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June 29th, 2012

by Total Food Service

Fiorito On Insurance

Market Conditions Signal Increased Rates and Shrinking Availability of Coverage


Restaurants and other food service business face upcoming challenges due to gradual, but severe market changes ahead. Conditions show that insurance rates could increase and coverage may be difficult to obtain; now is the time to turn to your professional to be as prepared as possible for what’s to come.

The insurance market has been cyclical, characterized by prolonged soft market conditions followed by short term hard market spikes. The insurance industry encountered a number of challenges in the past few years.  Belts are tightening and the situation is unpredictable.

The sluggish economy has made it difficult for the property and casualty industry to realize the investment returns of the past.  Premium dollars have gone down while claims have generally trended up. For the first time in a half decade, premium rates for property, liability and workers' compensation insurance have begun to increase as of late last year. We're moving into a seller's market and buyers must be more aggressive to protect their own interests and their insurance advisors must be more proactive in helping them secure coverage. In a seller's market--known as a 'hard market' in insurance industry parlance--the top concerns facing clients are increased prices and decreased availability of coverage.

For example, a client was with a smaller broker who was dealing with a “front-line company” and due to market changes, the company made the decision to no-longer write restaurants. Hence, the broker requested a 30 day extension of their client’s policy only to wind up at a dead end; as they did not have the contacts of other companies that were still writing restaurants at competitive prices. The client then turned to another broker who specialized in restaurants and had relationships with companies that were only slightly affected by the market changes. Due to these relationships and ongoing restaurant programs, the broker successfully got coverage for the client at the most competitive price during this market climate.

The most important thing restaurants and other food service businesses can do today is be proactive. Don't wait for insurers to come in with price increases. Work with a broker that focuses on the restaurant industry and has the right expertise to help you navigate through potential increases ahead.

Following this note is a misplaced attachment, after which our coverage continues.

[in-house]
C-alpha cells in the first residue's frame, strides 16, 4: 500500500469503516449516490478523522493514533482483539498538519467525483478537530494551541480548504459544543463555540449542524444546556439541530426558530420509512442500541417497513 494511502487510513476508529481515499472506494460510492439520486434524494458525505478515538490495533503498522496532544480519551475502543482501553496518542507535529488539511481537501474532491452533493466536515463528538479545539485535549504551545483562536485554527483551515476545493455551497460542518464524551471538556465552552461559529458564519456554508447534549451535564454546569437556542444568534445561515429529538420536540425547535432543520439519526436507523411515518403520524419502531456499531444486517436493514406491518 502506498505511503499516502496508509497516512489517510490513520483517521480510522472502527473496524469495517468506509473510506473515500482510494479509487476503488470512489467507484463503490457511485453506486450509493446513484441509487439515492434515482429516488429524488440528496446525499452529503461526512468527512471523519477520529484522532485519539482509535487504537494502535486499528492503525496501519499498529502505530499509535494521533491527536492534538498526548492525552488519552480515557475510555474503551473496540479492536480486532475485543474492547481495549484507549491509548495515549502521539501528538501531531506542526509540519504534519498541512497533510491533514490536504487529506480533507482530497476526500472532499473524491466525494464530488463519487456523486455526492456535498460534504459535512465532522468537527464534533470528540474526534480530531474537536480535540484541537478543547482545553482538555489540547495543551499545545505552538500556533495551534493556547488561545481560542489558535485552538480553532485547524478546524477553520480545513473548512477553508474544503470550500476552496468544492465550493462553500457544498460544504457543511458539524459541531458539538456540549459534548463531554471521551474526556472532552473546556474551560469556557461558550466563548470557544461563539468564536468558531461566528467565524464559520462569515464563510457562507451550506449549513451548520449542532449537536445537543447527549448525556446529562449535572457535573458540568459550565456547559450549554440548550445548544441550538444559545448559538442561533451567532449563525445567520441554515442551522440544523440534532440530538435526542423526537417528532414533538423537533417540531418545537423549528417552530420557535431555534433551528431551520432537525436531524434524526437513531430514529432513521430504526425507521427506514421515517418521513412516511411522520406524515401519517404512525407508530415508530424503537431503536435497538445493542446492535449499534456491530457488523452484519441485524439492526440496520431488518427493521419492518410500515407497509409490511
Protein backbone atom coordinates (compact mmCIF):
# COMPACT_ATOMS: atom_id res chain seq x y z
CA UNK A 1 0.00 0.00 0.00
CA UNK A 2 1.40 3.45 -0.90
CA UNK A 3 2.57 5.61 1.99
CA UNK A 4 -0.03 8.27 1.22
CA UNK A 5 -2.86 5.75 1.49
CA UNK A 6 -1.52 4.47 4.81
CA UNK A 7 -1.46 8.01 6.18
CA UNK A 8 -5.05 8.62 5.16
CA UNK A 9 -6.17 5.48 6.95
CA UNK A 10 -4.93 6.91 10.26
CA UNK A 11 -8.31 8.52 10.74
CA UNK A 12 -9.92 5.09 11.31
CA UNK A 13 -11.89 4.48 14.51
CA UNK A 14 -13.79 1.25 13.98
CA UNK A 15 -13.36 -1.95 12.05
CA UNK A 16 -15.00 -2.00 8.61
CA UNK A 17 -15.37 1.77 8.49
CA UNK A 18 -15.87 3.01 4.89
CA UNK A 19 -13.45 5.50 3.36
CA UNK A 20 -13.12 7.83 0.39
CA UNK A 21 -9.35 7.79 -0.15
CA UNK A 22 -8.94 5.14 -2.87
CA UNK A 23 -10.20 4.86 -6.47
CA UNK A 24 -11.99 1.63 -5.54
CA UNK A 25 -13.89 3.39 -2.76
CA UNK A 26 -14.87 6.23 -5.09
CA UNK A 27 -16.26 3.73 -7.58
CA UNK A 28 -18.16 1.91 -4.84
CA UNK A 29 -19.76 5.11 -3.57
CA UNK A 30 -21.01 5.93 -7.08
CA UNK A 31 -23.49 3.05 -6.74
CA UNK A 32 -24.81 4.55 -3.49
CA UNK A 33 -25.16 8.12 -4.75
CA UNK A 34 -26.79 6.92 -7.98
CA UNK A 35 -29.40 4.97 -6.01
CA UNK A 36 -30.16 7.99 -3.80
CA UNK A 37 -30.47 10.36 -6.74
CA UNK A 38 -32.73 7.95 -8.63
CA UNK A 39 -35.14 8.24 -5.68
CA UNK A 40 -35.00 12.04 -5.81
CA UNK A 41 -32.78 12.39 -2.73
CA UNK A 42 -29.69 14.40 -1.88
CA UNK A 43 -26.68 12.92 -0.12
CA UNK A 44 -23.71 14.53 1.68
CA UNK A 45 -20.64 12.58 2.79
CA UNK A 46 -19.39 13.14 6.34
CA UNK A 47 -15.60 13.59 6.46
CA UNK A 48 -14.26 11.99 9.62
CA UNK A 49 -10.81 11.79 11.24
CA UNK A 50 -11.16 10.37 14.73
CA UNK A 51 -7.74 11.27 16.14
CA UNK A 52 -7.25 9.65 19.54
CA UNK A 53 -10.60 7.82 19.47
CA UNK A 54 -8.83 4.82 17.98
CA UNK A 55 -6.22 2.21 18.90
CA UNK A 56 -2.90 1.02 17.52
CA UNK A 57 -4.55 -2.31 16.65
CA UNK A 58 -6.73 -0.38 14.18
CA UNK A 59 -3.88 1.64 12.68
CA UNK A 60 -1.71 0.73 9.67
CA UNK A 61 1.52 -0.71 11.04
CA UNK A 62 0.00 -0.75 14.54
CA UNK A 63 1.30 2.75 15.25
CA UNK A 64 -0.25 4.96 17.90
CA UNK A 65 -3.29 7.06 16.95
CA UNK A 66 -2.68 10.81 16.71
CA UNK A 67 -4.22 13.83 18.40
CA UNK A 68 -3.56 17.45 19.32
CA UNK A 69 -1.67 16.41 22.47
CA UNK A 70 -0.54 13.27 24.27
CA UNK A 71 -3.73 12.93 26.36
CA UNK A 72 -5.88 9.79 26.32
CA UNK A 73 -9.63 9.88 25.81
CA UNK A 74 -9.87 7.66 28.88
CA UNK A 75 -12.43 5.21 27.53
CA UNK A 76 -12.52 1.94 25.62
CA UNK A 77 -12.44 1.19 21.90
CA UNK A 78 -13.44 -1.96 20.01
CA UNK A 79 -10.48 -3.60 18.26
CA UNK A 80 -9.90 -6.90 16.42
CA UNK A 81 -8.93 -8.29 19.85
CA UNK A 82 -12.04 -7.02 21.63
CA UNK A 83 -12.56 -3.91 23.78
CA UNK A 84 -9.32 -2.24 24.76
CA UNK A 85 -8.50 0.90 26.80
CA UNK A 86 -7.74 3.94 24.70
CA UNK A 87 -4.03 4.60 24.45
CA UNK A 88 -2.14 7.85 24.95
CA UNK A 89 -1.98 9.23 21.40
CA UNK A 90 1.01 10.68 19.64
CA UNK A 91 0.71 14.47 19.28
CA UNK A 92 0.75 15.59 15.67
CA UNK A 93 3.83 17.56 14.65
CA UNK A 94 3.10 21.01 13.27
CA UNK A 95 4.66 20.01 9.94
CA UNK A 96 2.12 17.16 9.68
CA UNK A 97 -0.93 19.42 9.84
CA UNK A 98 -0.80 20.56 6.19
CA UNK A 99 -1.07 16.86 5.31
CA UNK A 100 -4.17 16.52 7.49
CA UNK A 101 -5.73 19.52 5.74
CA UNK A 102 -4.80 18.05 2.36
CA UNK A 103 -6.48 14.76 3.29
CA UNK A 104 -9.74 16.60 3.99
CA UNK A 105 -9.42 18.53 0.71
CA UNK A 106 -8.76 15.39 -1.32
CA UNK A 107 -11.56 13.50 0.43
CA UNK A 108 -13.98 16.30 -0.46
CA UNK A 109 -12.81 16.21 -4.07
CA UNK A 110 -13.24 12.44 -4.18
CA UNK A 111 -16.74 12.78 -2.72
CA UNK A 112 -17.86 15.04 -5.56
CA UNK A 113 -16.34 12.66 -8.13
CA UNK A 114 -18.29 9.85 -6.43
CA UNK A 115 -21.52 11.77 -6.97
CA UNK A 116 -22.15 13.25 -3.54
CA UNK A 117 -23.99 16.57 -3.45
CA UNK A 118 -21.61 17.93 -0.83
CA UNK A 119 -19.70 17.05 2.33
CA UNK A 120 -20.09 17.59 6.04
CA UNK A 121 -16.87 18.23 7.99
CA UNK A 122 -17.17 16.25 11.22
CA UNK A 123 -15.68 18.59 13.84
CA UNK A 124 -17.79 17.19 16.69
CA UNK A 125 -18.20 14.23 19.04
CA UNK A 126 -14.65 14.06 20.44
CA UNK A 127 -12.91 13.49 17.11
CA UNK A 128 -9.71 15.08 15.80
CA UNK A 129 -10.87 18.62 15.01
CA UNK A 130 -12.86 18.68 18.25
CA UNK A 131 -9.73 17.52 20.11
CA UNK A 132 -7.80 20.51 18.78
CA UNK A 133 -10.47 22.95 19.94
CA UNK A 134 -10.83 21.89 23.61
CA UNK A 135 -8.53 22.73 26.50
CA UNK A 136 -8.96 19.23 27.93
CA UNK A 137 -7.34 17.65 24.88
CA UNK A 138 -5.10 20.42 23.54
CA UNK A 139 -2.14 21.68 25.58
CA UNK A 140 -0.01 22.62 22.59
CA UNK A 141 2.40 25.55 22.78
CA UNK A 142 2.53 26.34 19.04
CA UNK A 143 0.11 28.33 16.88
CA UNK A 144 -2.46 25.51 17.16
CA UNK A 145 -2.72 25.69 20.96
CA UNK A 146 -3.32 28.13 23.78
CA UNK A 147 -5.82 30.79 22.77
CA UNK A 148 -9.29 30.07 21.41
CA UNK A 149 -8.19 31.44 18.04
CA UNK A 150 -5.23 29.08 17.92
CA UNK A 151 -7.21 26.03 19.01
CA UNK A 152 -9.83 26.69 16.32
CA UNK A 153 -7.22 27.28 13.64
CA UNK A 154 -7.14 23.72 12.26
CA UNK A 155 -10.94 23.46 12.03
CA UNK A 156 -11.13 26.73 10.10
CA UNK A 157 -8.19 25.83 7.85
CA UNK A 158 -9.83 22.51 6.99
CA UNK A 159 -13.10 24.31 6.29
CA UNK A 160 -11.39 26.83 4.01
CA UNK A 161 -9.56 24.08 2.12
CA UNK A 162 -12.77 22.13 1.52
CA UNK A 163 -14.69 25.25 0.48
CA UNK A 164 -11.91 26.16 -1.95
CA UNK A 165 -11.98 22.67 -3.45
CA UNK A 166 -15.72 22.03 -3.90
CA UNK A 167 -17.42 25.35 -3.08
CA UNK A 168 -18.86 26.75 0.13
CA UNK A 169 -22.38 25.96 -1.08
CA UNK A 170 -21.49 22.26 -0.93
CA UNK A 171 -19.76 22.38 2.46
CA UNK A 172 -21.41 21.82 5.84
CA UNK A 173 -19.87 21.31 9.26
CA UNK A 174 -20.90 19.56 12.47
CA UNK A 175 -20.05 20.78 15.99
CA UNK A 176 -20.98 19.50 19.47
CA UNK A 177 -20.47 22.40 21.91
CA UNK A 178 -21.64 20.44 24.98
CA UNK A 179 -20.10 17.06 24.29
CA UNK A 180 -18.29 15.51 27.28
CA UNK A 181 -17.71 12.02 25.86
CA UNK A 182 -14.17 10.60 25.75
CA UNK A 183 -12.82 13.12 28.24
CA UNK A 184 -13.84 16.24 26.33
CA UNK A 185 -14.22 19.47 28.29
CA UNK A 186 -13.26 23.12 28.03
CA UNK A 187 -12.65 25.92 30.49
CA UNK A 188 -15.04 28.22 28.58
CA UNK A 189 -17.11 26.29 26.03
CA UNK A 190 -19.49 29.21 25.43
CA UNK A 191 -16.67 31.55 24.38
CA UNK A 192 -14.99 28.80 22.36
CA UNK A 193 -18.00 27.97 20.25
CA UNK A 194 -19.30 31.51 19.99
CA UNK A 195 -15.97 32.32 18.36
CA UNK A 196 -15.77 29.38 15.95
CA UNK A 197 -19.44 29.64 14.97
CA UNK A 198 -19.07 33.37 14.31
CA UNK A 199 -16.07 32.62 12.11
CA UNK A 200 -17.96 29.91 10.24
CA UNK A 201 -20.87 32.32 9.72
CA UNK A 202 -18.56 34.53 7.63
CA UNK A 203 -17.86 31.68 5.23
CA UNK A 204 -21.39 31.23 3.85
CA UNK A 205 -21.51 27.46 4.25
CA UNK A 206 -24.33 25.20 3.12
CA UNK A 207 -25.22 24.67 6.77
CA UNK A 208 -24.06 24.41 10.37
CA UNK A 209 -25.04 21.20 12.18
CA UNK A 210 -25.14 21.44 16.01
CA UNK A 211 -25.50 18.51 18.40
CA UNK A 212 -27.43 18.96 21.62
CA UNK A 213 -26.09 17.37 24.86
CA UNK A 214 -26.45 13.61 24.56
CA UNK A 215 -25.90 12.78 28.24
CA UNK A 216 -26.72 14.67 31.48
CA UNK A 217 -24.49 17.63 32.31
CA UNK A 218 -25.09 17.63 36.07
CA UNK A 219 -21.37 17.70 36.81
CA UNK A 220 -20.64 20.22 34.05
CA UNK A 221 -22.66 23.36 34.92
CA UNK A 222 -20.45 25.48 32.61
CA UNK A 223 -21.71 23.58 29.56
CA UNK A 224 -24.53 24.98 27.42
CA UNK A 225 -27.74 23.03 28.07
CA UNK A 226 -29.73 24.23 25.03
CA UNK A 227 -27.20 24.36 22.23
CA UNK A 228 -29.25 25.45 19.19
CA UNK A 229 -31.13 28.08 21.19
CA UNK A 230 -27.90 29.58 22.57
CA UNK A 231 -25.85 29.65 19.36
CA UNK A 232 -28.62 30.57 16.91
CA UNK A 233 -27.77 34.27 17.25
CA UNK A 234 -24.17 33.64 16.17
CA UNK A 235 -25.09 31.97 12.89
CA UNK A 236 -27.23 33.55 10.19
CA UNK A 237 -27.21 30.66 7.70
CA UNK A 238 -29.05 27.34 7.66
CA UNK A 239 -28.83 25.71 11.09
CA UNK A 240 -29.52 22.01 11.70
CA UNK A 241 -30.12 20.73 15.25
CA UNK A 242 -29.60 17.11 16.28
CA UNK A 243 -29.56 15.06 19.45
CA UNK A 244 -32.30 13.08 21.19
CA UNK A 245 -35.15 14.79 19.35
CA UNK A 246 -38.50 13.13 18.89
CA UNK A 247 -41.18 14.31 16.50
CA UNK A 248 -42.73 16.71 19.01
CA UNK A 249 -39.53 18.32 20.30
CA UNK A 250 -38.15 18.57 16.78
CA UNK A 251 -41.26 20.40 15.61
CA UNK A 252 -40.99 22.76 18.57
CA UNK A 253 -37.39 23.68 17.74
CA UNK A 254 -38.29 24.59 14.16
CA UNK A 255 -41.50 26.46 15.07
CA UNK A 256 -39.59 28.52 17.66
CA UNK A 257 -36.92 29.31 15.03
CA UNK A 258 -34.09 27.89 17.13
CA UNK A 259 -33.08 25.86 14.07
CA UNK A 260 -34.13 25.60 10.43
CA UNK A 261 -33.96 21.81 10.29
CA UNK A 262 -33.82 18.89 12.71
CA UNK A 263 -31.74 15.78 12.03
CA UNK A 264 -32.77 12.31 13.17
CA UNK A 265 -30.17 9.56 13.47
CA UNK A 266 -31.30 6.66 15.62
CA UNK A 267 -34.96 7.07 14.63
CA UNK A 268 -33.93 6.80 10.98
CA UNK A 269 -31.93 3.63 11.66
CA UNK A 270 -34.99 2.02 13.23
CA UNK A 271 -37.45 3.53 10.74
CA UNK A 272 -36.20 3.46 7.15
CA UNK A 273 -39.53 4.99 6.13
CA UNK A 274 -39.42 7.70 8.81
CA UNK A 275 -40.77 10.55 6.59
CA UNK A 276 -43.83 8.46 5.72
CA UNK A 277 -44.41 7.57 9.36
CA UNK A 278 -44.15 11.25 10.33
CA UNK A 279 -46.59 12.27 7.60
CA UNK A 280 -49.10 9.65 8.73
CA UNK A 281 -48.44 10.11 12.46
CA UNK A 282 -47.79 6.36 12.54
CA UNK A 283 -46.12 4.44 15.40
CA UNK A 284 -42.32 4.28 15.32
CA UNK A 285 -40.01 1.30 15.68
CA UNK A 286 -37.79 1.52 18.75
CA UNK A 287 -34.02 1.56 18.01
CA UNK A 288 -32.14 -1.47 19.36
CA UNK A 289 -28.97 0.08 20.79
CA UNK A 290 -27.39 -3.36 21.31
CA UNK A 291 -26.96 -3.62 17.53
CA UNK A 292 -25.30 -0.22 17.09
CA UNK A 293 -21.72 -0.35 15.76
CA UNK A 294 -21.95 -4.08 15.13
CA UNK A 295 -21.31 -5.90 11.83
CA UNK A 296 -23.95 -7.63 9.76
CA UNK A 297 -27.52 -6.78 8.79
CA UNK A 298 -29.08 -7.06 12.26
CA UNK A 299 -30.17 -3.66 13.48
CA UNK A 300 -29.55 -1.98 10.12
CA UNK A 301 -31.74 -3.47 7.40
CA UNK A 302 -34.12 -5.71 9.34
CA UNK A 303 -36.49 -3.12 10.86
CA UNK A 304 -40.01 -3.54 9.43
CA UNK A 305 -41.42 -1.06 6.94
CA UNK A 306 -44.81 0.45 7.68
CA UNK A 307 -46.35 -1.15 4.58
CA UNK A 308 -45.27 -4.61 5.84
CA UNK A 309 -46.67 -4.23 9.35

Making the most of a strong buying position depends on being prepared when you sit down to negotiate coverage. Reviewing your history also enables you to set up loss control and safety measures that will make you a better risk in the eyes of underwriters.  Talk to your insurance advisor to learn how a gap analysis can provide valuable underwriting information to control risk and reduce losses.

Here are some recommendations to help you shape up your safety program:

  • Understand and address key exposures - Poor ergonomic design, slip and falls, inadequate machinery safeguarding, or lack of proper personal protective equipment could be significant drivers of workers' compensation costs, if not addressed. Review these and other aspects of operations to prevent frequent and high severity losses.
  • Learn what you don't know - Develop internal resources or hire a safety professional to help you identify potential risks and ensure that you are in compliance with OSHA requirements.
  • Design safety into your business - Focus on redesigning processes to remove hazards where possible.

Restaurants and Food Service companies that manage their risks well will be better able to navigate a difficult pricing environment as it emerges. Take the time to gather information about the current state of your business and understand your own risk profile before you renew your insurance coverage. Make sure you have an insurance professional at your side who understands your company and your industry.

Robert Fiorito, serves as Vice President, Hub International Northeast., where he specializes in providing insurance brokerage services to the restaurant industry. As a 20-year veteran and former restaurateur himself, Bob has worked with a wide array of restaurant and food service businesses, ranging from fast-food chains to upscale, “white tablecloth" dining establishments. For more information, please visit www.hubfiorito.com

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